Rostam Batmanglij has never been one for inertia. The 37-year-old musician first rose to fame as a multi-instrumentalist and producer for indie darlings Vampire Weekend. But in the past half-decade, Rostam’s branched out: He left Vampire Weekend in 2016 on amicable terms—he contributed to the band’s most recent album in 2019—and he’s worked as a producer on acclaimed albums from Haim and Clairo. He’s also pursued a solo career. On Friday, he released his second album under the name Rostam, Changephobia, a strikingly beautiful LP headlined by tracks like “4Runner” and “From the Back of a Cab.”
Rostam dropped by The Ringer Music Show this week to discuss the new album, what change represents to him at this stage of his career, and why the upcoming generation holds so much power. Below is an excerpt from the conversation. To listen to the full episode, click here.
When you are a producer, the goal is to bring the best performance out of the song. When crafting this album, how did you bring the best out of yourself?
I think the defining component is when I write lyrics for my own projects, the narratives come from my experiences. I can’t write characters. I haven’t done that yet. Maybe I will on the next record, I don’t know. But for me, it is my personal experiences that I write about when I’m writing songs for the Rostam project.
Changephobia feels so timely given the circumstances of the world and of the culture. Do you feel like your identity has changed through the pandemic and in making this?
The concept of change and the fear of change and wanting to make an album that met that head-on was something that was two and a half years in the making, before the pandemic hit. So I feel like throughout the pandemic, I have experienced changes, but I also feel like my album was sort of already about change. There’s a danger in calling this a quarantine album because I wrote 80 or 90 percent of it before the quarantine. The quarantine did help me finish it. But there is something very limiting about it being a “quarantine album.” And I do think that sacrifices the longevity of the work. It would have been cool to make a quarantine album, but I was too deep in this one at the time.
I think we’re constantly changing and going to be adapting. If you’re comfortable, could you discuss the gender aspect of this, because I think that plays such a big part of this album. And I noticed that there was a deliberate choice to not use pronouns, which is super powerful.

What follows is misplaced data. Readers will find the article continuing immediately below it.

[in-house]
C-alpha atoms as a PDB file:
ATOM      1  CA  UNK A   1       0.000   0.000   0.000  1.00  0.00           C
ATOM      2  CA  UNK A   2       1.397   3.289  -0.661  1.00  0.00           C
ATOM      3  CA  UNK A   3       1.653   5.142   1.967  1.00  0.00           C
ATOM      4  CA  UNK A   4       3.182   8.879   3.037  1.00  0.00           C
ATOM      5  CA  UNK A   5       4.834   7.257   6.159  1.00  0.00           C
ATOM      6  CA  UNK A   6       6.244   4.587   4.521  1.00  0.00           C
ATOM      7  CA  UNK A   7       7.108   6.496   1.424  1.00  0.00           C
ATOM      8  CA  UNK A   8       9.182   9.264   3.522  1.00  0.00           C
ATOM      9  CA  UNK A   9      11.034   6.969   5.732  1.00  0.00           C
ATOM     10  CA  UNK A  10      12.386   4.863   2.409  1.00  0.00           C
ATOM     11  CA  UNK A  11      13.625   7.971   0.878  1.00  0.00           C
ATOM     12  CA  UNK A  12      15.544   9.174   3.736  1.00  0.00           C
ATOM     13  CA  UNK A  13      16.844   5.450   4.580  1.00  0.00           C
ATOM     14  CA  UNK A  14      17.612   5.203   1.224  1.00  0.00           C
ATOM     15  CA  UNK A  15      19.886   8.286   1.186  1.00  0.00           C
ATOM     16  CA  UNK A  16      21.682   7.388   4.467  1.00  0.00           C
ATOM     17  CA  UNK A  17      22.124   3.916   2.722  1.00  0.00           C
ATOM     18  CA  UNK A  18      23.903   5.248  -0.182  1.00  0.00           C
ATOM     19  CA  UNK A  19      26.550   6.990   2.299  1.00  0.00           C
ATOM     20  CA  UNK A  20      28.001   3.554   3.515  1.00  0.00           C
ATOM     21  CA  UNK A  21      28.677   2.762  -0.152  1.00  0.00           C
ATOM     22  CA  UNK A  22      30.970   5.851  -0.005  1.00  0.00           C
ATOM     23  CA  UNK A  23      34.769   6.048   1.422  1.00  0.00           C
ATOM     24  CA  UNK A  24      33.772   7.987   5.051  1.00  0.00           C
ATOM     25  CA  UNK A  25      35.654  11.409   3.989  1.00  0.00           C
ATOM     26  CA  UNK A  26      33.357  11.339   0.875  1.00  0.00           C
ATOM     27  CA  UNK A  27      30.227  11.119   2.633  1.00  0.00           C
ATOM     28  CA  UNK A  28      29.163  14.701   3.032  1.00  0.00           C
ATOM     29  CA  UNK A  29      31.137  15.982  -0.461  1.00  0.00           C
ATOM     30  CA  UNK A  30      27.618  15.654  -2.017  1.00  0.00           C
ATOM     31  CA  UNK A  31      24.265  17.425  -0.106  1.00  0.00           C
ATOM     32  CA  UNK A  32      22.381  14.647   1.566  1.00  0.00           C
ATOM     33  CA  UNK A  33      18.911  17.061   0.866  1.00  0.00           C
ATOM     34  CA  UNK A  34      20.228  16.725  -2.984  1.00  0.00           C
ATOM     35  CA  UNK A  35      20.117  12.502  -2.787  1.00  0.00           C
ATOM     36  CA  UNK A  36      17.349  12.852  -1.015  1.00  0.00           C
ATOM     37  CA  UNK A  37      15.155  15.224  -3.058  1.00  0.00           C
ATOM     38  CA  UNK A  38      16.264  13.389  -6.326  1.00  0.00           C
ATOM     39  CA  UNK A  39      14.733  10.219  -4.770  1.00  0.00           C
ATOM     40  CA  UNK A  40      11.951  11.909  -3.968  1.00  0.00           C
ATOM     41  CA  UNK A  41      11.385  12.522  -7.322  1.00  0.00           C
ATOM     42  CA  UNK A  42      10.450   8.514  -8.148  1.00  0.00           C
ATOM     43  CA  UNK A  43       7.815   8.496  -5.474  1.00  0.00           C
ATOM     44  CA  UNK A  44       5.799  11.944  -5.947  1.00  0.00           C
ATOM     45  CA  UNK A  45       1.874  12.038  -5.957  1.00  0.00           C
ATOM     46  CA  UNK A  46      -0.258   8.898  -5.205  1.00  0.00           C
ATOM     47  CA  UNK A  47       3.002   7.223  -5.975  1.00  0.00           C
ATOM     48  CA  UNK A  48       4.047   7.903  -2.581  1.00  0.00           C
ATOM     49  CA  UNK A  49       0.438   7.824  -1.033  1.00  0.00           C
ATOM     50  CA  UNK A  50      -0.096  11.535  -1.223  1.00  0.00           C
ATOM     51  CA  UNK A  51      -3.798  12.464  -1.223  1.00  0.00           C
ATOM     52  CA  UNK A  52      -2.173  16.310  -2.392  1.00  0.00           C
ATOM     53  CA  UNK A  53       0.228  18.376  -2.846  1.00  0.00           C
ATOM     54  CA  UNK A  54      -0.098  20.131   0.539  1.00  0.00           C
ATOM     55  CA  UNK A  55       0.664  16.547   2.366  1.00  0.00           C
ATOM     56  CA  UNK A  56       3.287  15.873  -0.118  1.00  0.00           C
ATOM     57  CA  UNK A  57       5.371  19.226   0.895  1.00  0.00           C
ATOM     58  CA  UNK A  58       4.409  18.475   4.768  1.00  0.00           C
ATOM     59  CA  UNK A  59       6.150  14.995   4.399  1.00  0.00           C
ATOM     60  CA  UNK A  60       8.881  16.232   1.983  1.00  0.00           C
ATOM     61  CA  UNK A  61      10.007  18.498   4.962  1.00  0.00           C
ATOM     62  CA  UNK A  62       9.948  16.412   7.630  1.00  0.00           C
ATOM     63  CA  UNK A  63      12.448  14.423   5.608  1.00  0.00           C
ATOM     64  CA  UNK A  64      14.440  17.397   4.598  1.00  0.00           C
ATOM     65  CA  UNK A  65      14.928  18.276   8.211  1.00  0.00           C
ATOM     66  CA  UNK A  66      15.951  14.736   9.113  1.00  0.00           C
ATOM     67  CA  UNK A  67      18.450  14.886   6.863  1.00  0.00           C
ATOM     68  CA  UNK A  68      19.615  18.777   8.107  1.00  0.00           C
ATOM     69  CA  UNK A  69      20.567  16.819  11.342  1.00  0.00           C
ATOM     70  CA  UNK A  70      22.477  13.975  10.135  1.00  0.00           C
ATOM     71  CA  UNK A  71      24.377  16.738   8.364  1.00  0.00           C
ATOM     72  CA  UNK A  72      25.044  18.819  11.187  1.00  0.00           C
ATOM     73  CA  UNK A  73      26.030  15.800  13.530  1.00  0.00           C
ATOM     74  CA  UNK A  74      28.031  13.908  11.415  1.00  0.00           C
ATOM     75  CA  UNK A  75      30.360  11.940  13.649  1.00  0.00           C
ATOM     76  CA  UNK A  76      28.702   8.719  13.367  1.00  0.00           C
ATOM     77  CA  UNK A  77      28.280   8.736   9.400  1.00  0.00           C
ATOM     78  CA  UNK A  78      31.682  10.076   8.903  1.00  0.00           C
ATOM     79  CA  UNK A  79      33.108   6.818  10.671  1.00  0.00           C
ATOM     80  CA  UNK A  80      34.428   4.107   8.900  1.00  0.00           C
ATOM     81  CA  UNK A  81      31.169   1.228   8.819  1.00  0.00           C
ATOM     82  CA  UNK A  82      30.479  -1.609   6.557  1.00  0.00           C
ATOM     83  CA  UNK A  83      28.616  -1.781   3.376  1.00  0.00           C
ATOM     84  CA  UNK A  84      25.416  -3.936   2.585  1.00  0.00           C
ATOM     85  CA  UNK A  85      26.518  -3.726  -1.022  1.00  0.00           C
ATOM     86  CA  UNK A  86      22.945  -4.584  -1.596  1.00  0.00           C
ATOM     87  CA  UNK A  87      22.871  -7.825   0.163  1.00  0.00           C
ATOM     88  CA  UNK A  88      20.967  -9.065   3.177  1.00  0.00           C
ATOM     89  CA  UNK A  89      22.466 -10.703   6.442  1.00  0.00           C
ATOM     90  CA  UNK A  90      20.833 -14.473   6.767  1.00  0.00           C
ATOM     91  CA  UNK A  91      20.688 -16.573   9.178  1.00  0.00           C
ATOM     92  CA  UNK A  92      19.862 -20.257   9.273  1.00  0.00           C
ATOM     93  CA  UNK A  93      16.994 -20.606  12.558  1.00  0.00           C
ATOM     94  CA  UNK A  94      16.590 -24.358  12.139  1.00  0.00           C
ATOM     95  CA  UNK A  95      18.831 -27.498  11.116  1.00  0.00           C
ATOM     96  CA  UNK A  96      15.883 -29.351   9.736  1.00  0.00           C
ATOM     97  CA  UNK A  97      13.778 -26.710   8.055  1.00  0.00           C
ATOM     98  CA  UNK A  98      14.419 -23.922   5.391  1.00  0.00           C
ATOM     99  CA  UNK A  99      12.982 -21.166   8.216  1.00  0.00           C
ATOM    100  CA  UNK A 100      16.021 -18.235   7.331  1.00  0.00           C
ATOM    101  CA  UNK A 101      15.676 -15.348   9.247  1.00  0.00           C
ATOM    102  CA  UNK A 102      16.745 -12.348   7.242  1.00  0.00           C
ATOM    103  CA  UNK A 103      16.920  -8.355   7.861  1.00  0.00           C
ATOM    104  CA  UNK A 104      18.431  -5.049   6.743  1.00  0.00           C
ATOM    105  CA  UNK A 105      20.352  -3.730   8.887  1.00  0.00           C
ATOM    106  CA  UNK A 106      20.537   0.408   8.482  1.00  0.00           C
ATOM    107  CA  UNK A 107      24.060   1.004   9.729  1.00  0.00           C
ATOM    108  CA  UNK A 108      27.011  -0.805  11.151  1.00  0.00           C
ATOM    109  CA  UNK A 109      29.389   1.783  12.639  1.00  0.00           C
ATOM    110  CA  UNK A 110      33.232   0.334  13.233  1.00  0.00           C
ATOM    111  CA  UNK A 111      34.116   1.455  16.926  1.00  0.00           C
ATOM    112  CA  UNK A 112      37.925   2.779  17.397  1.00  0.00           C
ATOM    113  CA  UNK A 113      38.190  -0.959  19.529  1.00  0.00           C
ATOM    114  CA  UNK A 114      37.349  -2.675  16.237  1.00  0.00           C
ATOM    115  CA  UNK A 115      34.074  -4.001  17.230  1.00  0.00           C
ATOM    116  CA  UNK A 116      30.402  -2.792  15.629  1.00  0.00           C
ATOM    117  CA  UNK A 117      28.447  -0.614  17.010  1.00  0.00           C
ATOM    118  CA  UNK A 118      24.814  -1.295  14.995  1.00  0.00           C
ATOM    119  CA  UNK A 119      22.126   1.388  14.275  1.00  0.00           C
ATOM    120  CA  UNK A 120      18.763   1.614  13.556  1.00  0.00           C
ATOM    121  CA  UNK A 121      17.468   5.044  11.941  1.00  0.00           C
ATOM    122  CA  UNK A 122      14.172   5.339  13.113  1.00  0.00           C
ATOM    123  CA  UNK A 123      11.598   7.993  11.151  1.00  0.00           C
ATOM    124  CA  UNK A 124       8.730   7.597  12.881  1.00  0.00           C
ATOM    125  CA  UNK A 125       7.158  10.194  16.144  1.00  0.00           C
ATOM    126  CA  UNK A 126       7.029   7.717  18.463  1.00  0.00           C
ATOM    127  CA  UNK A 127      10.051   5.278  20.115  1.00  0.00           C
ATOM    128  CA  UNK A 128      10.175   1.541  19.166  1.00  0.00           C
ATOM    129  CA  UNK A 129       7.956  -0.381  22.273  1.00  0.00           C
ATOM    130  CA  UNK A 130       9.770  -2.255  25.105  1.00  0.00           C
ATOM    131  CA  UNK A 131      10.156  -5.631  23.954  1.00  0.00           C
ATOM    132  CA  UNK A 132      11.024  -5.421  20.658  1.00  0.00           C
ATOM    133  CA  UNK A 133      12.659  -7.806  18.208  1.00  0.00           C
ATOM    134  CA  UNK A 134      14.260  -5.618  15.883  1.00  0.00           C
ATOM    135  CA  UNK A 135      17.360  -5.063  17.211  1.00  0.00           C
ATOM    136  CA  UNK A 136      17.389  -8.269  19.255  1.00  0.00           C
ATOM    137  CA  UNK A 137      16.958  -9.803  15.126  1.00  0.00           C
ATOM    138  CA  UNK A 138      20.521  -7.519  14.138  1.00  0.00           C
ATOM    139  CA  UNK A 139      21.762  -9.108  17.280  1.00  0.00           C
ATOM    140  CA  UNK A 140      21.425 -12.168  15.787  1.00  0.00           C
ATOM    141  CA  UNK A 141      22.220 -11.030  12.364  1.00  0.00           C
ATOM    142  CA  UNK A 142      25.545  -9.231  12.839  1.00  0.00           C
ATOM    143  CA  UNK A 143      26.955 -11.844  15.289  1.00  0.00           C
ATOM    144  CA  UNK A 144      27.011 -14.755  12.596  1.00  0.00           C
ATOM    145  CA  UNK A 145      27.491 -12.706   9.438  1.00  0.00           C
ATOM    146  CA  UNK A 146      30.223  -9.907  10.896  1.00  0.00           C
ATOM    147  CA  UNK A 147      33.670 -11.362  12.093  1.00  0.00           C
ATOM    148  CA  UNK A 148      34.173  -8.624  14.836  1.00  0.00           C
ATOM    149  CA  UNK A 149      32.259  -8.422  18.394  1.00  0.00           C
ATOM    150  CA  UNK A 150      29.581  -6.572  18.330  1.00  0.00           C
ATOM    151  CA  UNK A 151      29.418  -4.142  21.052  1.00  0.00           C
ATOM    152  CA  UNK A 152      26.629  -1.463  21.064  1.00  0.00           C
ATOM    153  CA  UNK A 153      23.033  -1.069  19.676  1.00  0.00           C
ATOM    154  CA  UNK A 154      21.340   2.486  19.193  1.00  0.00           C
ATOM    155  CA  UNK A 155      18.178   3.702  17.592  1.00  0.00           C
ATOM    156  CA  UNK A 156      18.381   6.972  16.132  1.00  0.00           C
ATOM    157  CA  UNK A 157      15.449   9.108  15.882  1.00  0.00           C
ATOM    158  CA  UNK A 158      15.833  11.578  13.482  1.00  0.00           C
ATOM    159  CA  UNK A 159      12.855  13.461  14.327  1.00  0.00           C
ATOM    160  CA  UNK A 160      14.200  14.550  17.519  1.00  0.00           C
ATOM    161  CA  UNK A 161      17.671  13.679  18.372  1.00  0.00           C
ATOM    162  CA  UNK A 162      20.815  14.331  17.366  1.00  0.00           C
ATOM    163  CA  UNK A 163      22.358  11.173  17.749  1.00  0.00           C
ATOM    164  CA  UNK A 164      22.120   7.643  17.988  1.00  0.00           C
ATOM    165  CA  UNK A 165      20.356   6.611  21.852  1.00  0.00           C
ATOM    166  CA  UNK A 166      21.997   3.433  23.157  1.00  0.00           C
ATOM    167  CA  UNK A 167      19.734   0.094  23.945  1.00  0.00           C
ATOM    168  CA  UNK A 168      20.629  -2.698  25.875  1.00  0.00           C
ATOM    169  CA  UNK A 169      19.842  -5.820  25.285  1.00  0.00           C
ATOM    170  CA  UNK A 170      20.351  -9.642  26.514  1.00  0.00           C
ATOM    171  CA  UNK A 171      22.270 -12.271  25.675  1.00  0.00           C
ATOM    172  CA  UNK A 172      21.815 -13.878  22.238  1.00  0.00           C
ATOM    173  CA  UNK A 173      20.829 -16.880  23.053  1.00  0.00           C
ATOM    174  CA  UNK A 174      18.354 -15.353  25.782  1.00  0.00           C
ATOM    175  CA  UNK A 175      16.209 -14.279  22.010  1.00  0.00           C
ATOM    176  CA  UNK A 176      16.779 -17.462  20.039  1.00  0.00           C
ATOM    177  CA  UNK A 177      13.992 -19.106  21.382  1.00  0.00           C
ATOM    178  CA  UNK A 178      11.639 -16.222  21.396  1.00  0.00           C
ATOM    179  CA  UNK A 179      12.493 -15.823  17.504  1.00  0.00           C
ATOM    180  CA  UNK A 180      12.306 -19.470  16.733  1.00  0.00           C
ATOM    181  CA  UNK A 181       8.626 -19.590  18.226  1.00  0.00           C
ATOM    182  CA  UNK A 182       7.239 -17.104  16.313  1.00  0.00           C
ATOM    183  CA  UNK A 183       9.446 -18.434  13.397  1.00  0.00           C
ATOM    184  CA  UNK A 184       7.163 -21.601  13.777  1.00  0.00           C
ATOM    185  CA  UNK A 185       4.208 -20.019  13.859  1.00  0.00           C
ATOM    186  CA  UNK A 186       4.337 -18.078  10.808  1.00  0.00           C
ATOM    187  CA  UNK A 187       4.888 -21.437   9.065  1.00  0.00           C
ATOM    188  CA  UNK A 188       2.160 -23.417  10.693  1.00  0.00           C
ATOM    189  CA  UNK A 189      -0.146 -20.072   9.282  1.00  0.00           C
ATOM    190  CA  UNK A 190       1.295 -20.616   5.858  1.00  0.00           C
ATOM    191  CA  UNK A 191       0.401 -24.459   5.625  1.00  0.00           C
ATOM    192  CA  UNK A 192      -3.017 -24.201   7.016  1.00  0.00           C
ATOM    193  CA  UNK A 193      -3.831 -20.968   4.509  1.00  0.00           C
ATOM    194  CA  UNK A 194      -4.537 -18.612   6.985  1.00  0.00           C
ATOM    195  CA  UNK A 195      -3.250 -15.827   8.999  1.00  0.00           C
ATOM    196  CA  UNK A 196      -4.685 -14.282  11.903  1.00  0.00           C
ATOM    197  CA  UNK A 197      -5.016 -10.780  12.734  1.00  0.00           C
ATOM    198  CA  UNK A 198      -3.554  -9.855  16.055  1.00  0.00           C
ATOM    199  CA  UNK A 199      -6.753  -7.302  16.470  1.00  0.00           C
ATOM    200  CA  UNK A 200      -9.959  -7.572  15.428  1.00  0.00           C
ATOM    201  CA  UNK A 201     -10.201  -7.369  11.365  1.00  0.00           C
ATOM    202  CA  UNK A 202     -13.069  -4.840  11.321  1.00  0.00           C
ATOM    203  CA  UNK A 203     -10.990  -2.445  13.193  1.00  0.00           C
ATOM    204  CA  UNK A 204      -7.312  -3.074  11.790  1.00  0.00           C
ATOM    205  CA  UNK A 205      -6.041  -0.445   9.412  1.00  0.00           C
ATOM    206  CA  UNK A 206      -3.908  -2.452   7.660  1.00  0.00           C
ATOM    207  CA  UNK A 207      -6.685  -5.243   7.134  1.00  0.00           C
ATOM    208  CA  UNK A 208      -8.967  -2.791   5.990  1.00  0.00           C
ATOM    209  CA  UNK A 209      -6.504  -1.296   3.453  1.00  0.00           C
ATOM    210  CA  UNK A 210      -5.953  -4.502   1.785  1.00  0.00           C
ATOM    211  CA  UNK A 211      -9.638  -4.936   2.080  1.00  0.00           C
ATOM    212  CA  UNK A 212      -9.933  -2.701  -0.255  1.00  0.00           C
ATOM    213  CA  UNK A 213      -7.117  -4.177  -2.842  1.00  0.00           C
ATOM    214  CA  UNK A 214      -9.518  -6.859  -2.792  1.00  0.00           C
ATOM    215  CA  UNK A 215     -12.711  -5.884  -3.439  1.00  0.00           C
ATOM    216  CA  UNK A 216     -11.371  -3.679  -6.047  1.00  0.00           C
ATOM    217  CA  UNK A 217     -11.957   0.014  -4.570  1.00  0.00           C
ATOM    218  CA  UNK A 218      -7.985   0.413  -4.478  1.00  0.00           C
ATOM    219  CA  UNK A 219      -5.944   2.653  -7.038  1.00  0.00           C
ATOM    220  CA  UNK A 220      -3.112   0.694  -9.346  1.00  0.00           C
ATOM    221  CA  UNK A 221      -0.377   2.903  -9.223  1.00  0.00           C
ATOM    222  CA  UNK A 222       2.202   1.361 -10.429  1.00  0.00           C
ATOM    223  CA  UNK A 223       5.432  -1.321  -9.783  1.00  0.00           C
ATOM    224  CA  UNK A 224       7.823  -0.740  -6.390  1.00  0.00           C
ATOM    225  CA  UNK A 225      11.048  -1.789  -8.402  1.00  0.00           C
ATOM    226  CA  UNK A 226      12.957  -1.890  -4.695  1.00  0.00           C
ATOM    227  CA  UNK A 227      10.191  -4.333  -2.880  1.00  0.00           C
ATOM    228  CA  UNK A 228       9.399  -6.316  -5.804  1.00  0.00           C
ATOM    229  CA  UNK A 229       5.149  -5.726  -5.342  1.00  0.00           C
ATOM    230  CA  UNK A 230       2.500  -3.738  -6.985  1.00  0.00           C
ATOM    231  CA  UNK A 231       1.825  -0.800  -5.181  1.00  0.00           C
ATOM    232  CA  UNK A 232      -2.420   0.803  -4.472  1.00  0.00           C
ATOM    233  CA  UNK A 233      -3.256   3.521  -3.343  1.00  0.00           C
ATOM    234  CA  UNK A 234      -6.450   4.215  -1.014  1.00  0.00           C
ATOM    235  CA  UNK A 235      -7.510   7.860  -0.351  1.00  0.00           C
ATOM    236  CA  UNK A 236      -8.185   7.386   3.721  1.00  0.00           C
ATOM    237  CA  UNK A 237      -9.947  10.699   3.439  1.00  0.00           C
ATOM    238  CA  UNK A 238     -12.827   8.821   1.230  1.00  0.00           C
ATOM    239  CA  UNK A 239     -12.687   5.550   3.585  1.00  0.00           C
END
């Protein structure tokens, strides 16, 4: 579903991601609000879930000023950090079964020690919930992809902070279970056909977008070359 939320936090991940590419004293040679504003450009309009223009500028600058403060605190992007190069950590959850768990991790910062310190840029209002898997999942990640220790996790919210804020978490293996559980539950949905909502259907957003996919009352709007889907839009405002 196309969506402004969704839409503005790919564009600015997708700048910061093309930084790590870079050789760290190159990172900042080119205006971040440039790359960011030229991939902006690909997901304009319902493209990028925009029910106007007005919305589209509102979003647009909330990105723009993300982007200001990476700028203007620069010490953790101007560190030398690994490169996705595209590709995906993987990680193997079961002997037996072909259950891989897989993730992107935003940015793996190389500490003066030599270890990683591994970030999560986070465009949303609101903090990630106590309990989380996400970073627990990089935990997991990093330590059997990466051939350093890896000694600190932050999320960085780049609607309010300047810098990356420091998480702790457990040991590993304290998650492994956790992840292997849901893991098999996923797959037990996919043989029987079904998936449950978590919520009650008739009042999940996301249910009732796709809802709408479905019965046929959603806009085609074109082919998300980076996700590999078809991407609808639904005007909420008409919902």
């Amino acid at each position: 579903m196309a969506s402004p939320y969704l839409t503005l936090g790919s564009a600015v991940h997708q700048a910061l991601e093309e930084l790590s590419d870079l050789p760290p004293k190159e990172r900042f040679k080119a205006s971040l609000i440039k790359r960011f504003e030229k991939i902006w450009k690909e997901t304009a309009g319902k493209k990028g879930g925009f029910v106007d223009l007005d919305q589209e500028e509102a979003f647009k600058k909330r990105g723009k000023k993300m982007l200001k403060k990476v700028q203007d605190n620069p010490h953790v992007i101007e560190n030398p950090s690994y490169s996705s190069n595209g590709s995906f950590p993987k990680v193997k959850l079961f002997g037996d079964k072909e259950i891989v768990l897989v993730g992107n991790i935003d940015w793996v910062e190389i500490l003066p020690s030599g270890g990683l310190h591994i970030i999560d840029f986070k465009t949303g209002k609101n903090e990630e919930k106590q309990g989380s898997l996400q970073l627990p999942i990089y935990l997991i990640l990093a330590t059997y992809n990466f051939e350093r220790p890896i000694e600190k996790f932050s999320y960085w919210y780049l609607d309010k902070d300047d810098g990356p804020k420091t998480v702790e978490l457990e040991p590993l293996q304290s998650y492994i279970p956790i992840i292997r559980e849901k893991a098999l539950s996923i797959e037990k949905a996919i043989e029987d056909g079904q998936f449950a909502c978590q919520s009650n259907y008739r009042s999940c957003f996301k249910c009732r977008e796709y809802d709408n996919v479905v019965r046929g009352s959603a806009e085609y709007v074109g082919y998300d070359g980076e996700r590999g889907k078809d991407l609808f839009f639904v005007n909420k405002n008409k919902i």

Certain experiences that I had led me to change my personal view toward gender, whereas I’d felt throughout growing up that I was sort of asked to have a standard feeling about gender that conformed. I had a realization that actually, deep in my heart, I don’t believe in that binary. And I didn’t want to enforce that binary on the lyrics in this album. There may be times when I do in the future, but on this album, I didn’t feel like it was honest to myself and to my experiences.
As a musician, I’ve been told by my labels to not talk about this stuff. Don’t share it. “Let’s keep you as clean and polished as possible.” And I know you try to stay positive. It seems younger artists are able to express their feelings on gender and sexuality more than the artists who came before them. How do you feel about that shift?
I think it’s a product of the generation before sort of having to overcome a certain level of homophobia. That was somewhat our generation, where we were fighting for gay rights. And as we were doing that, we were probably alienating people simultaneously. And maybe that’s more the generation above me than my own generation, but I definitely had a moment of awareness where I kind of felt like even the word gay seemed sort of limiting in a way. And it seemed exclusive as opposed to inclusive. And I do prefer the word queer. I will sometimes identify as gay and I will use the word gay at times, but I do prefer the word queer. I don’t feel jealousy at all. I just feel happy that there’s a generation of kids who have a completely different experience towards gender and sexuality. And honestly, I think HIV is a huge reason why those of us that grew up in the ’90s were not afforded that freedom.
And if you look at where culture was in the late ’70s, people talk about Elton John and David Bowie queering the mainstream, and then when the ’80s hit and HIV hit, there was no longer any space for that. All of a sudden, you were punched 20 years into the past. So I think what we’re seeing now is just a really beautiful and positive thing. And I’m excited to see more artists keep making music that is an expression of what they feel. And I think younger artists are doing that in a really cool way.
I think there’s so much power in the younger generation. Gen-Z is so self-assured. And I think that they are undervalued in terms of how much they shift the culture and shape the culture. You tend to work with a lot of younger artists, artists who don’t identify as being straight, artists that don’t subject themselves to a certain gender or binary. What’s your relationship with this new generation and what draws you into working with somebody like a Remi Wolf or a Clairo?
I find that I usually have organic meetings, whether they’re online or in real life, with people, and those tend to lead to working together. It’s not through management, it’s not through labels or A&R people, it’s really just personal connections. I don’t have an agenda other than I feel like my agenda is somewhat to amplify voices that I identify with and amplify the voices that I personally connect with. That’s one of my roles as a producer, and that’s where I want to give my creative manner.
To hear more of The Ringer Music Show’s interview with Rostam, click here, and be sure to check back every Tuesday for new episodes, available exclusively on Spotify.